Around 65 fires a year are caused by faulty electric blankets, stay safe this winter with our guide on 'Fire Safety In The Winter'.
From overloaded extension leads and cheap chargers, through to white goods not fit for the job, issues with electrical items are a common cause of fire. How can you reduce risks and keep yourself and your family safe?
Who’s responsible? You’re responsible for fire safety in business or non-domestic premises if you’re: An employer The owner The landlord An occupier Anyone else with control of the premises, for example a facilities manager, building manager, managing agent or risk assessor
Emergency Lighting is lighting for an emergency situation when the main power supply is cut or any normal illumination fails.
We have a full range of fire door accessories and access control products. If you require further support in choosing the right door control product for your building/environment, feel free to contact us via the contact form or use the live chat feature.
What is an Emergency Plan? If you are an employer, owner or occupier of premises that aren’t a ‘single private dwelling’ [private home], it’s your responsibility to keep people safe if there is a fire. You are required by law to make a detailed fire emergency plan.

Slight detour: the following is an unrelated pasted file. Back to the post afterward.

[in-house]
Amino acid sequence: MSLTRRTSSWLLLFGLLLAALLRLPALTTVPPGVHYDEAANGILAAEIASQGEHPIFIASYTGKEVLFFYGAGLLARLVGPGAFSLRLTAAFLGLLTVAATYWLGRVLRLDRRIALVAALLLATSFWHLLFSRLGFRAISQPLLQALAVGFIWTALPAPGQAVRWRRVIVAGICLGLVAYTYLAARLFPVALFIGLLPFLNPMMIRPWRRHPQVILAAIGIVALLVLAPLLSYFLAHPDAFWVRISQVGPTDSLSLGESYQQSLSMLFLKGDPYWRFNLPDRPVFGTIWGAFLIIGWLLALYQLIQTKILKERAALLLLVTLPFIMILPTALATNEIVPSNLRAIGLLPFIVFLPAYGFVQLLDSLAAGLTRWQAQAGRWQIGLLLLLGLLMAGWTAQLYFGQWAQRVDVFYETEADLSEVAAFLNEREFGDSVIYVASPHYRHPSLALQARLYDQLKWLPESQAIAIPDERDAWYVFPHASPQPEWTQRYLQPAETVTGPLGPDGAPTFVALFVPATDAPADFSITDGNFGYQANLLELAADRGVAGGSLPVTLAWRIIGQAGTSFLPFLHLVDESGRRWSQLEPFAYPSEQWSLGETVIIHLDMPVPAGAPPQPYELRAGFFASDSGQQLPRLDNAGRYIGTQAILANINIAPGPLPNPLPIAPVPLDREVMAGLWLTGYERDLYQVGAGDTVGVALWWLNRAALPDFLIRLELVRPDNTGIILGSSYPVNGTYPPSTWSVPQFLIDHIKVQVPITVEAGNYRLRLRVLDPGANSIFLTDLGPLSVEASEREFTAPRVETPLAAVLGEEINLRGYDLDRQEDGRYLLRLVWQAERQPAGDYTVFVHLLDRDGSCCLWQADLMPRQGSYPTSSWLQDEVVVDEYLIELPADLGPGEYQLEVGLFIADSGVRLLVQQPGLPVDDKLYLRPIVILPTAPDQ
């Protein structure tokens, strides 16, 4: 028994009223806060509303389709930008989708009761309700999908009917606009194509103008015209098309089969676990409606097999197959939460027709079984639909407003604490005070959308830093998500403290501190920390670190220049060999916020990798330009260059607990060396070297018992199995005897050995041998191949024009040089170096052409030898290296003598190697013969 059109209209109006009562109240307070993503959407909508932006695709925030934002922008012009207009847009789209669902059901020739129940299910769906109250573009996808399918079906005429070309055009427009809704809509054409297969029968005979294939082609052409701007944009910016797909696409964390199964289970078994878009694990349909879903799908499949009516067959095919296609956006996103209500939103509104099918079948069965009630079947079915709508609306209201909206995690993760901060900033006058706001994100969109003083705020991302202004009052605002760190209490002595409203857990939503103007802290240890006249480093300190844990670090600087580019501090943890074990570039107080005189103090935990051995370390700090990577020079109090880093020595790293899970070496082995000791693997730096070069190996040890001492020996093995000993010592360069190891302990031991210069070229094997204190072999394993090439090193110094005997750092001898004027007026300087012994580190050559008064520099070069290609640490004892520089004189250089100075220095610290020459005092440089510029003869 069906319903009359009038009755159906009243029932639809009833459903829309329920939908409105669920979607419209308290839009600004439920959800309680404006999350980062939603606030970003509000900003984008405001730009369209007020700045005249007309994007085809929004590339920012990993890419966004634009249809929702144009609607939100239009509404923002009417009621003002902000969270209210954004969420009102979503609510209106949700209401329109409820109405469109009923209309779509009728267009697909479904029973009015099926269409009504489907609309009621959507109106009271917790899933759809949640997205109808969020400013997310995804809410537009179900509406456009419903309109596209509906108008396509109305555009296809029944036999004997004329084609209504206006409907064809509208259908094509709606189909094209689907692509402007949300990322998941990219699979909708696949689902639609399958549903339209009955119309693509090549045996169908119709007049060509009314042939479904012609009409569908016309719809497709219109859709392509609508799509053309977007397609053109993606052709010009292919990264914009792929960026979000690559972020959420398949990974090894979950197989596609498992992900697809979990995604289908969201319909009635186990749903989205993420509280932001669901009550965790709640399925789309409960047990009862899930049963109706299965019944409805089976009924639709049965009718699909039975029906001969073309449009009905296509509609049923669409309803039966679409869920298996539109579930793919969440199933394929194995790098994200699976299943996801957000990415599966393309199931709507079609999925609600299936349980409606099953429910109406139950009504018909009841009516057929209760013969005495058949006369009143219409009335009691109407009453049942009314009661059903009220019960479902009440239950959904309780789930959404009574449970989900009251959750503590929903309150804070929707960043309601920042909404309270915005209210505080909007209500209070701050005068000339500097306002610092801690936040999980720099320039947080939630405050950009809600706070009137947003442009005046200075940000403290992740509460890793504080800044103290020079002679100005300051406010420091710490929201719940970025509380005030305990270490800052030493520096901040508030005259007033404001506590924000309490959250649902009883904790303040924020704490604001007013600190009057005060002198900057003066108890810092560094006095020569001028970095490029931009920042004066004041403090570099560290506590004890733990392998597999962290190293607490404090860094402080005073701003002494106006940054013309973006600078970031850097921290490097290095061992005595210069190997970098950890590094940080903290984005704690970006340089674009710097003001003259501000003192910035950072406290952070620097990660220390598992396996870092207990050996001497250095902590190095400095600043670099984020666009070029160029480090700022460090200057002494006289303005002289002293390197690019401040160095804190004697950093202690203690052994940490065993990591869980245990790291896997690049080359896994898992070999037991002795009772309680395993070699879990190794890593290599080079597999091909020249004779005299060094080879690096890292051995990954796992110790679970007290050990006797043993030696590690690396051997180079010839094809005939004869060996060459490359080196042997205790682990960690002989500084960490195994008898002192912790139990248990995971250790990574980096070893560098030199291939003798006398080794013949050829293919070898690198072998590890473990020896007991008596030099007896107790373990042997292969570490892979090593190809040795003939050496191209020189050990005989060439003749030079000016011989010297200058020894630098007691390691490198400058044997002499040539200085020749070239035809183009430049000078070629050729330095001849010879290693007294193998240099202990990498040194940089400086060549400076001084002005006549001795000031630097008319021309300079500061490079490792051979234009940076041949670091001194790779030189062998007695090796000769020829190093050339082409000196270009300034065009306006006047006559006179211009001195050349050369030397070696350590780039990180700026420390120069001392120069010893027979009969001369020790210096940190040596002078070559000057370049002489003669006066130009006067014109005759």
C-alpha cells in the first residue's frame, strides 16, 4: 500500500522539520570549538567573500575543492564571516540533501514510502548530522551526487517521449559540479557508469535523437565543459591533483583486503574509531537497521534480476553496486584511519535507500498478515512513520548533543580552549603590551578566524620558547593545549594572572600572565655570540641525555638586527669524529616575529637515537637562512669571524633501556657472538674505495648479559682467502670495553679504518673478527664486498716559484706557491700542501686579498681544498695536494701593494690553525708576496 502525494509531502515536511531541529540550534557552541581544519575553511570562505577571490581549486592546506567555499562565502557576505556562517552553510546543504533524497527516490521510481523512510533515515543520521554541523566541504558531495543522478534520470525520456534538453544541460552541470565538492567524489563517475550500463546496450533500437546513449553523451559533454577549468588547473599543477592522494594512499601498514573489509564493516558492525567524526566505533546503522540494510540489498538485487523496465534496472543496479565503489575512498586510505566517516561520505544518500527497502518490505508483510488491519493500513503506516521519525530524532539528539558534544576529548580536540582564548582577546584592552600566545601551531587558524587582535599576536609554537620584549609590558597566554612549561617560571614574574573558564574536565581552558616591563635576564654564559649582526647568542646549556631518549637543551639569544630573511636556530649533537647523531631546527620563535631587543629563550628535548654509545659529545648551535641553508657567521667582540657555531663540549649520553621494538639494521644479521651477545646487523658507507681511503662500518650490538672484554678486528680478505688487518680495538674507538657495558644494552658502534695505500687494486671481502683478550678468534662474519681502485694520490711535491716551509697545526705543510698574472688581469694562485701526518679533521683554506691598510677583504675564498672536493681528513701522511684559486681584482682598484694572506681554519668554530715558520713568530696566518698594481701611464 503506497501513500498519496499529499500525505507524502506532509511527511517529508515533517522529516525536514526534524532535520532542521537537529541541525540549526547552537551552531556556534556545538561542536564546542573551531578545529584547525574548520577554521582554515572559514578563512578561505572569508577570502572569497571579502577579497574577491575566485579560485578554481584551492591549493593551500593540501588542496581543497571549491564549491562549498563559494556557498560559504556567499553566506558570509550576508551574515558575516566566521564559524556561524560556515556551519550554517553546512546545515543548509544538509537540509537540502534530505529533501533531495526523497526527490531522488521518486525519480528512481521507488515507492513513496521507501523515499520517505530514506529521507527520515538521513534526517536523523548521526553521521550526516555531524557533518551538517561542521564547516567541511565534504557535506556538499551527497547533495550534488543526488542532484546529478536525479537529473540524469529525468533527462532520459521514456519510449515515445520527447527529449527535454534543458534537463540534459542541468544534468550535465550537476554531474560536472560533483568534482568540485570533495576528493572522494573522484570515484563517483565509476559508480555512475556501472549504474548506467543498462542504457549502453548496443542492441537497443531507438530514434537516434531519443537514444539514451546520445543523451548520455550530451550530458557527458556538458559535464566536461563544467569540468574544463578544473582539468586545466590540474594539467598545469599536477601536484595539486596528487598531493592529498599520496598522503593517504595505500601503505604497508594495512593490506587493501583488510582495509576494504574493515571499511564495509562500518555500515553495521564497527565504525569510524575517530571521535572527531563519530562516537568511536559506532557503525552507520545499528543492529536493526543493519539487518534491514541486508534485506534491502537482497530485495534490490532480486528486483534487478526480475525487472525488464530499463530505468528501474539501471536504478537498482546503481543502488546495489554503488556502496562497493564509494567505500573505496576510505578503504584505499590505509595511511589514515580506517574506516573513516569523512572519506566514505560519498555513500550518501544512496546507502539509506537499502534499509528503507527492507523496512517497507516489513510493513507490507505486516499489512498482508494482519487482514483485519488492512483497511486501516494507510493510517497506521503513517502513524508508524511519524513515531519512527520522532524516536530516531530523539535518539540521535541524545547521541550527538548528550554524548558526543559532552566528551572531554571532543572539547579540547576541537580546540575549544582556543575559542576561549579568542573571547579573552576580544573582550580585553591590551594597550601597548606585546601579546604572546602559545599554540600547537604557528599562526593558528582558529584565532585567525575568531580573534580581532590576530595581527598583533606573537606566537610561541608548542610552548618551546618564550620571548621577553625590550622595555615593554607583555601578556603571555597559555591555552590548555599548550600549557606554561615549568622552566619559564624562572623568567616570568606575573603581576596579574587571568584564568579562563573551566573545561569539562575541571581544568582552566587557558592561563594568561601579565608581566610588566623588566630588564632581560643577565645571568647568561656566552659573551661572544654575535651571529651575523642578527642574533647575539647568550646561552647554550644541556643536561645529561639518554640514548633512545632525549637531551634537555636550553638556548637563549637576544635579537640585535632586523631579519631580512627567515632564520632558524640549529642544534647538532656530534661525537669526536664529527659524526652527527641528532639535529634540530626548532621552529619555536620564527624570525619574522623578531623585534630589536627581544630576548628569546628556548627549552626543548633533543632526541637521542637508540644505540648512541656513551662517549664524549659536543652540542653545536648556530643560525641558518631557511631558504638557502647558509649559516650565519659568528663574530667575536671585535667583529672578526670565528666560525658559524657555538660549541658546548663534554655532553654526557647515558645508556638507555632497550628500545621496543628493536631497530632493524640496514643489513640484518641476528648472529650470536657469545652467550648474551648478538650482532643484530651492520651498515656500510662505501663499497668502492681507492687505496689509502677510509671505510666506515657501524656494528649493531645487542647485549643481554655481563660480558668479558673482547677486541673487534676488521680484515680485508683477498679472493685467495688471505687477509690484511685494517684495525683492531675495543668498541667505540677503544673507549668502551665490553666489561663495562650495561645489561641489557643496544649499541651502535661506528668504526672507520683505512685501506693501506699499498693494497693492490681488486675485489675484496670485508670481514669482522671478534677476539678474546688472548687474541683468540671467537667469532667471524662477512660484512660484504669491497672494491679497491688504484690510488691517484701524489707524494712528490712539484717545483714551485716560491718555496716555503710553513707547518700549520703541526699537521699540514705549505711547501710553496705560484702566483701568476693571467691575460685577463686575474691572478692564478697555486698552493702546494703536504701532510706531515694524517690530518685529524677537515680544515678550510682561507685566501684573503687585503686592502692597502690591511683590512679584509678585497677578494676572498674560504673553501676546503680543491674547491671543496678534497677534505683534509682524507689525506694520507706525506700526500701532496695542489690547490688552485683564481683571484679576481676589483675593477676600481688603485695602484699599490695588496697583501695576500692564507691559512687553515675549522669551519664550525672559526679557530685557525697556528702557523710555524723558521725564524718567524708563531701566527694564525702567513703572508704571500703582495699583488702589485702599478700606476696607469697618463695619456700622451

Barbecues can be fun and relaxing especially in this heatwave, although if left unattended they can be very dangerous. Read out tips on how to BBQ safely.
Fires are more likely to start in your kitchen than any other room in your home with bubbling pans, and open flames.
Ionisation The cost-effective option. They are very sensitive to small particles of smoke produced by fast flaming fires, such as paper and wood and will detect this type of fire before the smoke gets too thick.
The issue of fire doors and fire exits can be confusing, we have created this helpful guide on the difference between fire doors and fire exits.